In order to do a thorough job in industry research, you need to know how industry information is organized, who collects and provides access to industry research data, and how to access it.
This guides begins with information on industry codes, because all industry information is organized using these codes. The most common ones are the NAICS, SIC, and ISIC codes, however there are many others, depending on what part of the world you are researching. For the purposes of assignments at Royal Roads University, these are the codes you will most likely use or encounter.
Start by reading this page to learn more about the different codes, and see if you can't identify the NAICS, SIC, and ISIC codes for the industry you're interested in researching. Once you've identified your codes, use the subsequent tabs on this guide to initiate your search. Under these tabs you will find out who collects industry data, and how to search it.
The SIC (Standard Industry Classification) system is another industry code standard. Developed in the U.S. in 1937, it is slowly being supplanted by the NAICS code system, which was created in 1997 as a result of the NAFTA agreement. However, U.S. government agencies, such as the Securities and Exchange Commission (SEC), still use the SIC codes, as do many other countries.
SIC codes are always 4-digit codes. Like the NAICS code, they are used to classify industry areas. SIC codes are particularly useful if you are using the Library's Simply Map database, as these codes can provide much more granular data on the whereabouts of companies for mapping purposes. (As an aside, if you are interested in learning how to map out businesses, then see our Simply Map guide.)
The NAICS (North American Industry Classification System) is the standard used by both Canadian and U.S. statistical agencies in classifying business establishments for the purpose of collecting, analyzing and publishing statistical data related to the North American economy.
NAICS codes vary from 3-digits to 6-digits in length, and are assigned to industries. They form a numerical hierarchy for organizational purposes.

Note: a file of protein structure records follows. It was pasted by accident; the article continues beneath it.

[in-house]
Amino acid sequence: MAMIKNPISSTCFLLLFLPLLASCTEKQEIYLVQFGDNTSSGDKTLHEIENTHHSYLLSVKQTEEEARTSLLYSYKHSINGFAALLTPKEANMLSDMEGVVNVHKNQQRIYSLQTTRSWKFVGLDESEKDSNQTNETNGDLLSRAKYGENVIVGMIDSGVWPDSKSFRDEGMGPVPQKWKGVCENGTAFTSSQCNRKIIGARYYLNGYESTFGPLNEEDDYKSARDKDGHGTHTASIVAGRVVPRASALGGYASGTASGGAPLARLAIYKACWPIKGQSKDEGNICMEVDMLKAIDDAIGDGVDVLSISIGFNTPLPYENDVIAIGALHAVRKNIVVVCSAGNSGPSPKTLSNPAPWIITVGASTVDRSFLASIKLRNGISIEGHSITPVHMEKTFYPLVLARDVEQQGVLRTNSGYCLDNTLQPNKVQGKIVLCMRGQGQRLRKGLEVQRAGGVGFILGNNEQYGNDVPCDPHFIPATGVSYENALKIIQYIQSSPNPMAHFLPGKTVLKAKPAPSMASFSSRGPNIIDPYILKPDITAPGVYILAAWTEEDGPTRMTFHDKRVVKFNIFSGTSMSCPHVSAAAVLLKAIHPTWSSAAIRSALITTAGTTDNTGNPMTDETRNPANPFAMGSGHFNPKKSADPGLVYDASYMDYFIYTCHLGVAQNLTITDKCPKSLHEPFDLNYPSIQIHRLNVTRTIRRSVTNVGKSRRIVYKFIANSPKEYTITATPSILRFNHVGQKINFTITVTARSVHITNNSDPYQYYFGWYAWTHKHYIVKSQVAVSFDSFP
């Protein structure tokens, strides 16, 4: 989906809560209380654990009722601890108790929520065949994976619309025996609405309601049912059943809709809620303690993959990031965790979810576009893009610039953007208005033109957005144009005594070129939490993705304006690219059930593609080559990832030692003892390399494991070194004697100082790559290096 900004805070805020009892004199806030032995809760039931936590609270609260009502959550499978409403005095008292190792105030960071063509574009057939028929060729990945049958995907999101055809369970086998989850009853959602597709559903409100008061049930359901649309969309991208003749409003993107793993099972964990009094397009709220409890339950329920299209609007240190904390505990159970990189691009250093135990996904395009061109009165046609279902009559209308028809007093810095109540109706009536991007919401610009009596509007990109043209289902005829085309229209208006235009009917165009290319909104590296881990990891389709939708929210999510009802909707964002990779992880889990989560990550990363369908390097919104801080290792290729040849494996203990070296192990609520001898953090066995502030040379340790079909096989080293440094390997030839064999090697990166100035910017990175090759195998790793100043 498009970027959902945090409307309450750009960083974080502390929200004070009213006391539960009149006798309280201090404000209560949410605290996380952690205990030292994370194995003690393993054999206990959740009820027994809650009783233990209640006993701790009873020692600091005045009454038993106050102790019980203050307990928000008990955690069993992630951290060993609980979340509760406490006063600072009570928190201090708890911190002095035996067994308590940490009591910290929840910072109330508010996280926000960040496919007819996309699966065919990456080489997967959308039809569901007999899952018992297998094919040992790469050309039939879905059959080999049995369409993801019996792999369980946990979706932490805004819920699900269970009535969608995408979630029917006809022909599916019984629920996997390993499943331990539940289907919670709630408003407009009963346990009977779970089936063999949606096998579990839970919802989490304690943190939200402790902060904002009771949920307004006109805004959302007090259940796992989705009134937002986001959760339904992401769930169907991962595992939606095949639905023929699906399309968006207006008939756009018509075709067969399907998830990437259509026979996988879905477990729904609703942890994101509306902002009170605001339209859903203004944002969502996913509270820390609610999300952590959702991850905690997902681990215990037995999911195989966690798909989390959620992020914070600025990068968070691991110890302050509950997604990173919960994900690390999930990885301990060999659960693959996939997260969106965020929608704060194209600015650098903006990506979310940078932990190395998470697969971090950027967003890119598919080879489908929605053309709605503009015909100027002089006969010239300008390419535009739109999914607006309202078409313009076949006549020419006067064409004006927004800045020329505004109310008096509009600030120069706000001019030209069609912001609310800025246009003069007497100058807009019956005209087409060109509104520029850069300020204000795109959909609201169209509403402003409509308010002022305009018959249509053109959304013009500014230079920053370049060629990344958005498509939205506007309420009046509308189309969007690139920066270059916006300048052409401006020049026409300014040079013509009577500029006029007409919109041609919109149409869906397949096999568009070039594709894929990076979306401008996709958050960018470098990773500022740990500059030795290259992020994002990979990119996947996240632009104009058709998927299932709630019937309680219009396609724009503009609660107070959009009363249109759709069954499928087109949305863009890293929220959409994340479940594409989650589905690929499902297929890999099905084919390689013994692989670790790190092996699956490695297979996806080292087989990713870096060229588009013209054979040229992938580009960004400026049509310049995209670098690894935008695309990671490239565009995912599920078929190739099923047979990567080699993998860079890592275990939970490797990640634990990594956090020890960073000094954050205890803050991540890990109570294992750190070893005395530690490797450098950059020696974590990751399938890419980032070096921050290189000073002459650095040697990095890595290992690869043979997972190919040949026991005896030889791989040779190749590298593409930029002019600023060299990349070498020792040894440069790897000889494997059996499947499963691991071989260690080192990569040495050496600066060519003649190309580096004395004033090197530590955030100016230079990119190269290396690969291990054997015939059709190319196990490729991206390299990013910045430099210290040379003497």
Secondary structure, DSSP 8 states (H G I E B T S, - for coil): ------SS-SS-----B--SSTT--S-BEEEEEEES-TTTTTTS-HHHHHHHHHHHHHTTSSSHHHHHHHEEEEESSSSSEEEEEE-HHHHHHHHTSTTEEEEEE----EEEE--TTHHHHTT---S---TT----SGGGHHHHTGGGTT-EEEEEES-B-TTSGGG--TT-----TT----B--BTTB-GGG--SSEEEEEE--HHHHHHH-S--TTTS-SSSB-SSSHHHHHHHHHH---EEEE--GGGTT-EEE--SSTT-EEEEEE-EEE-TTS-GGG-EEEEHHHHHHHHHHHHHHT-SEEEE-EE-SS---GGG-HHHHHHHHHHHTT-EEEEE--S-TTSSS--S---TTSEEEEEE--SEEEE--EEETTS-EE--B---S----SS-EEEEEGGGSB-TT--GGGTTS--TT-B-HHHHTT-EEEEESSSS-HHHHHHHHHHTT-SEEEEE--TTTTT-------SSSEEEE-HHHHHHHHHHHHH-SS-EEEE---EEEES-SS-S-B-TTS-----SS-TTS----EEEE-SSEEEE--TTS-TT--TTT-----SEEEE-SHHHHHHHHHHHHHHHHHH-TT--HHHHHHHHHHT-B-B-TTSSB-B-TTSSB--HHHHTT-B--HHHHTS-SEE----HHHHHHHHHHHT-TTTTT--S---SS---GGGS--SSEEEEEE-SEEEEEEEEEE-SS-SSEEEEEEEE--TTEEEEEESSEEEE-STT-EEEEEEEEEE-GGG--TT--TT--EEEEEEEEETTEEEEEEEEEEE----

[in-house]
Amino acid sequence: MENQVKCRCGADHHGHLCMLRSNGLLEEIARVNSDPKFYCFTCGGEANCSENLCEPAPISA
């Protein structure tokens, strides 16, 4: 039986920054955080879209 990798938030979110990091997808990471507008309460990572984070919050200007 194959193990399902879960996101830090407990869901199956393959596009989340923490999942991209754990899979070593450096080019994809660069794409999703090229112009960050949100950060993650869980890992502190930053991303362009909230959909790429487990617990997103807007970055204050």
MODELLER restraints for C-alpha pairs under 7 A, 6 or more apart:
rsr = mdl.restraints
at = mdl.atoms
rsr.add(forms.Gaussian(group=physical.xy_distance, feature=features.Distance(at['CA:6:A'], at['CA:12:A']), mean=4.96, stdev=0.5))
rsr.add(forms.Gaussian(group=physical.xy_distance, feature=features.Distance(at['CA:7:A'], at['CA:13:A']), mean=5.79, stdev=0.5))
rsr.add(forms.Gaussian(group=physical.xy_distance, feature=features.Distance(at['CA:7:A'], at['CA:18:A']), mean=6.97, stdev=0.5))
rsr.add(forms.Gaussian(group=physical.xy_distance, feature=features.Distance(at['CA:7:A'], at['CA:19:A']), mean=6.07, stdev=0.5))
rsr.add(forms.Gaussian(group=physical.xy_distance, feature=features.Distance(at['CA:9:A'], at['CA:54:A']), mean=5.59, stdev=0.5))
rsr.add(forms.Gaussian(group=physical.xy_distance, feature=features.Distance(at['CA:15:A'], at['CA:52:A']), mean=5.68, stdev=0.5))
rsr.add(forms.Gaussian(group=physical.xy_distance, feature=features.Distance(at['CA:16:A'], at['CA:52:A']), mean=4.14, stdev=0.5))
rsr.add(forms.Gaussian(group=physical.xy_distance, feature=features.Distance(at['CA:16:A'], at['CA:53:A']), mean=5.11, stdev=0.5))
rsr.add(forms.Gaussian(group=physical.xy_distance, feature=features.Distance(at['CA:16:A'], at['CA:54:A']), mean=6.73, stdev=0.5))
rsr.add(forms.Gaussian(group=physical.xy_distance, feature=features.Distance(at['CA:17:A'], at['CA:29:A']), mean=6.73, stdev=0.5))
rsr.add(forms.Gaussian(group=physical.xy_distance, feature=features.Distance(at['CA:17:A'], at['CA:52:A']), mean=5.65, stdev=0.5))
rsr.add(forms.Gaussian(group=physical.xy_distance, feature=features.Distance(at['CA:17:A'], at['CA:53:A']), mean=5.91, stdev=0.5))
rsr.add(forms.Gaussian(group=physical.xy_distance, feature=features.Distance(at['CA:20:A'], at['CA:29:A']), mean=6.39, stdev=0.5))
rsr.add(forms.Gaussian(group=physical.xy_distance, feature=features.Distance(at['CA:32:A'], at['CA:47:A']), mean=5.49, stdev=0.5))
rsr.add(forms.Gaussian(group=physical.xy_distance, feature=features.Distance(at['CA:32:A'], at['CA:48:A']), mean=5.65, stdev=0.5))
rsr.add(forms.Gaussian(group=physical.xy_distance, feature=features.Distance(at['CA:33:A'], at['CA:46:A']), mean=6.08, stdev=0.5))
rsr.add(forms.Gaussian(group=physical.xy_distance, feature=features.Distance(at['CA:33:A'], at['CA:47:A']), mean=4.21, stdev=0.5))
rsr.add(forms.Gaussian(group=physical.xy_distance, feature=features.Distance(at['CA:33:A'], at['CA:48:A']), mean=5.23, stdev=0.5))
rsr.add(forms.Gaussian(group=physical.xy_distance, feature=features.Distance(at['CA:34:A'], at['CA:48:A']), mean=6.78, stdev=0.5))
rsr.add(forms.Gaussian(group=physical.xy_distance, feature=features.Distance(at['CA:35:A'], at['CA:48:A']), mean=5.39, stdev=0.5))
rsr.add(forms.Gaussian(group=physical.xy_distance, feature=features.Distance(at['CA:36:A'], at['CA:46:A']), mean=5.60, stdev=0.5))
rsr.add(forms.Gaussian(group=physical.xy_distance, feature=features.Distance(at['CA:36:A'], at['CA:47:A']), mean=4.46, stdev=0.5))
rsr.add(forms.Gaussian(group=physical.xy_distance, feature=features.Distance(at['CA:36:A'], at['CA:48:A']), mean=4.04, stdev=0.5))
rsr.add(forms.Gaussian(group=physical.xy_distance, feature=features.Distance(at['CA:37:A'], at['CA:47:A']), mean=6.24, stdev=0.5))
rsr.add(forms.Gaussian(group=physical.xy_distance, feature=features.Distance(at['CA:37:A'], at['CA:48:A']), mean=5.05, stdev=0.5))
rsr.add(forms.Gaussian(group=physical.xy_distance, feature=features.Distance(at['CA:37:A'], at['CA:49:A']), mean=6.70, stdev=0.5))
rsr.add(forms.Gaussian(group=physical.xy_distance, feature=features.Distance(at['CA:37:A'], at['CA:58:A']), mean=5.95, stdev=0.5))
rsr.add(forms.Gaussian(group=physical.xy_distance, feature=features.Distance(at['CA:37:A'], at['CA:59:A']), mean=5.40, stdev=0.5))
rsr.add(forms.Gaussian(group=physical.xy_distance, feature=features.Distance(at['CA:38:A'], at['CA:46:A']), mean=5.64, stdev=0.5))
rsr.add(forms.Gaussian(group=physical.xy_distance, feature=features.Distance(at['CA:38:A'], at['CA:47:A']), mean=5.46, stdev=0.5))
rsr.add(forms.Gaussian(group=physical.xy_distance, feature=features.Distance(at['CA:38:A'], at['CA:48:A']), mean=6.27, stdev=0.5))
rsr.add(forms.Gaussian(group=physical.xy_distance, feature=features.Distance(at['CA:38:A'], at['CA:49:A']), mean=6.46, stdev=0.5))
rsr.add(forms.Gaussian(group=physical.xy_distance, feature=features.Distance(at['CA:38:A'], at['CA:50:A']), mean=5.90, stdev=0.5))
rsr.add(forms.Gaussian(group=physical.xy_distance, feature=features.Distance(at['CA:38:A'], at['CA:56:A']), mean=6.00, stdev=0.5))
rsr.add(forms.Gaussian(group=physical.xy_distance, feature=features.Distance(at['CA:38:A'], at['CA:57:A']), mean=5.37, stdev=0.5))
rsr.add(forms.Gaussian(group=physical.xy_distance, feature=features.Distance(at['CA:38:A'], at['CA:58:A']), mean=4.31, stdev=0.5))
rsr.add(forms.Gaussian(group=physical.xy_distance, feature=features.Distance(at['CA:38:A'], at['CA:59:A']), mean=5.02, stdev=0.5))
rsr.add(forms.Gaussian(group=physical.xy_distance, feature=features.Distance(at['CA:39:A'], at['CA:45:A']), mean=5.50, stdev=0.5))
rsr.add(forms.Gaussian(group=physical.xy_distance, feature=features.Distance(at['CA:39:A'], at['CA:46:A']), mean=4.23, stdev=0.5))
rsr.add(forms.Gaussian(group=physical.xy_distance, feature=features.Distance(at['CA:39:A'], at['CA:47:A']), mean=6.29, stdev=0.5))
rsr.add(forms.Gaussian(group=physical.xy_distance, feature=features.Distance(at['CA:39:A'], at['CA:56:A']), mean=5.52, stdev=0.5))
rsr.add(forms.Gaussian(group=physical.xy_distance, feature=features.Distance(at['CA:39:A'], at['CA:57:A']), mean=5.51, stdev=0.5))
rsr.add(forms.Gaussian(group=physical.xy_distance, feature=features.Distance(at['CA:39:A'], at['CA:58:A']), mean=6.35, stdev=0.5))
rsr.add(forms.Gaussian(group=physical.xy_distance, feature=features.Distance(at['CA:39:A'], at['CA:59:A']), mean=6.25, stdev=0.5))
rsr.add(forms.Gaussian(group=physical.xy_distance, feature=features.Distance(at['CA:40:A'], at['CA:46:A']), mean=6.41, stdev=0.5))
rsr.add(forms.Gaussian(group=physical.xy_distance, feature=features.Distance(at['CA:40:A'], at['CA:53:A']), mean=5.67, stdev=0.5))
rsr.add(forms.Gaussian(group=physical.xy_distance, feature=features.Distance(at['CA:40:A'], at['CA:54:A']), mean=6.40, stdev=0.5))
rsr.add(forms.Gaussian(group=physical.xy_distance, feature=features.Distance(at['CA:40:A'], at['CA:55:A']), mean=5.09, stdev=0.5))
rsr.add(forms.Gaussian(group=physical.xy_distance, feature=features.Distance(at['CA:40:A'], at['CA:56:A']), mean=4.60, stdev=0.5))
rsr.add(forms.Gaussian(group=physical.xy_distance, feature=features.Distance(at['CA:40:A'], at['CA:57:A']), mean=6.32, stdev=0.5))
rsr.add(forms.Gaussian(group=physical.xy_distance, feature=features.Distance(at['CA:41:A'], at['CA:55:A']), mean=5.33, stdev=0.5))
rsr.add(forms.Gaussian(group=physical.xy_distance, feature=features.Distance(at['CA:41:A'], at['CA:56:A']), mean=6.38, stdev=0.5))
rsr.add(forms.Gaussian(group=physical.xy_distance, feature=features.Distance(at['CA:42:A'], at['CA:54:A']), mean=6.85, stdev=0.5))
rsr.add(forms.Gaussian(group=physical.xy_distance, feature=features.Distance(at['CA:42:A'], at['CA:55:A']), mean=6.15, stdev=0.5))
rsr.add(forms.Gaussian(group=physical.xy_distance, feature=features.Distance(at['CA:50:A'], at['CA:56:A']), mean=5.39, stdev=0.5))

|445||Food and Beverage Store|
|4452||Specialty Food Store|
|445220||Fish and Seafood Markets|
As you can see, the longer the number, the more specific the industry. The shorter the number, the broader the industry.
NAICS codes are particularly useful if you are researching Canadian industries as both Statistics Canada and Industry Canada use this classification system. As well, many of the Library's business databases, like IBISWorld, Mergent Online, Business Source Premier, and ABI/Inform, all use the NAICS system.
You can search for NAICS codes using the Statistics Canada website.
Note: Sometimes you will have a very specific industry in mind, but there may not be a NAICS code for it. This is particularly true when it's a relatively new industry. In this case, you will need to use the broader industry code. If you can't find the NAICS code for the industry you're researching, contact a reference librarian for assistance.
The ISIC (International Standard Industrial Classification of All Economic Activities) is a system developed by the United Nations for classifying economic data.
It is particularly useful if you are using the Library's Passport GMID database, as the industry reports within that database are categorized using the ISIC code. The ISIC code is also good for comparing industries globally because it provides you with a standard that you can compare across countries.
Like the NAICS code, the ISIC code uses a hierarchical structure. The categories at the highest level are called sections. The first two digits of the code identify the division, the third digit identifies the group and the fourth digit identifies the class.
|Division||13||Manufacturing of textiles|
|Group||139||Manufacturing of other textiles|
|Class||1393||Manufacturing of carpets and rugs|